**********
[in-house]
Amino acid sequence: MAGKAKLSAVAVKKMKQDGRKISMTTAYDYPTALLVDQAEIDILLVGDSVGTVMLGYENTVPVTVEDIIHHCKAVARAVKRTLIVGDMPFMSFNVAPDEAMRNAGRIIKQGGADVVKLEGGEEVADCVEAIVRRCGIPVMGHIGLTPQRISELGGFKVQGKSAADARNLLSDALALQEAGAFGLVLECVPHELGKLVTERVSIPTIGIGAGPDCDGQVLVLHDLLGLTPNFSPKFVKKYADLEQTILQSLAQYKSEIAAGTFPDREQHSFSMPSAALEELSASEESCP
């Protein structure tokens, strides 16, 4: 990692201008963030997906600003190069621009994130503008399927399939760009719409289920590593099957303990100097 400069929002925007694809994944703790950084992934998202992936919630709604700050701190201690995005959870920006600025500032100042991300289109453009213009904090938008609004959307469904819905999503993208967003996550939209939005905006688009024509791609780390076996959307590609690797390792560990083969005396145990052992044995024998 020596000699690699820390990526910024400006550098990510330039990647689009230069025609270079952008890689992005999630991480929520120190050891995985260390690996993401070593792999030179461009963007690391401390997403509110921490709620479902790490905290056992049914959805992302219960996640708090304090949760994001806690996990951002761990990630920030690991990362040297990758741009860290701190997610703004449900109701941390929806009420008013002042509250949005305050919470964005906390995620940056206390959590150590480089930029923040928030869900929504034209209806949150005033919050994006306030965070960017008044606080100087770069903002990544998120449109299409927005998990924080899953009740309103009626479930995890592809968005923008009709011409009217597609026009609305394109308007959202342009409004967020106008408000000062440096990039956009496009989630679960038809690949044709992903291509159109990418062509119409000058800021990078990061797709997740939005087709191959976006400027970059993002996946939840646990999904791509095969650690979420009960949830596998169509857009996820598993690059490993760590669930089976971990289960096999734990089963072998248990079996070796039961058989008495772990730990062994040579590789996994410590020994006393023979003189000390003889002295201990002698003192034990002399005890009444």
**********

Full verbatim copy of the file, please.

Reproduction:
[in-house]
Amino acid sequence: MAGKAKLSAVAVKKMKQDGRKISMTTAYDYPTALLVDQAEIDILLVGDSVGTVMLGYENTVPVTVEDIIHHCKAVARAVKRTLIVGDMPFMSFNVAPDEAMRNAGRIIKQGGADVVKLEGGEEVADCVEAIVRRCGIPVMGHIGLTPQRISELGGFKVQGKSAADARNLLSDALALQEAGAFGLVLECVPHELGKLVTERVSIPTIGIGAGPDCDGQVLVLHDLLGLTPNFSPKFVKKYADLEQTILQSLAQYKSEIAAGTFPDREQHSFSMPSAALEELSASEESCP
């Protein structure tokens, strides 16, 4: 990692201008963030997906600003190069621009994130503008399927399939760009719409289920590593099957303990100097 400069929002925007694809994944703790950084992934998202992936919630709604700050701190201690995005959870920006600025500032100042991300289109453009213009904090938008609004959307469904819905999503993208967003996550939209939005905006688009024509791609780390076996959307590609690797390792560990083969005396145990052992044995024998 020596000699690699820390990526910024400006550098990510330039990647689009230069025609270079952008890689992005999630991480929520120190050891995985260390690996993401070593792999030179461009963007690391401390997403509110921490709620479902790490905290056992049914959805992302219960996640708090304090949760994001806690996990951002761990990630920030690991990362040297990758741009860290701190997610703004449900109701941390929806009420008013002042509250949005305050919470964005906390995620940056206390959590150590480089930029923040928030869900929504034209209806949150005033919050994006306030965070960017008044606080100087770069903002990544998120449109299409927005998990924080899953009740309103009626479930995890592809968005923008009709011409009217597609026009609305394109308007959202342009409004967020106008408000000062440096990039956009496009989630679960038809690949044709992903291509159109990418062509119409000058800021990078990061797709997740939005087709191959976006400027970059993002996946939840646990999904791509095969650690979420009960949830596998169509857009996820598993690059490993760590669930089976971990289960096999734990089963072998248990079996070796039961058989008495772990730990062994040579590789996994410590020994006393023979003189000390003889002295201990002698003192034990002399005890009444």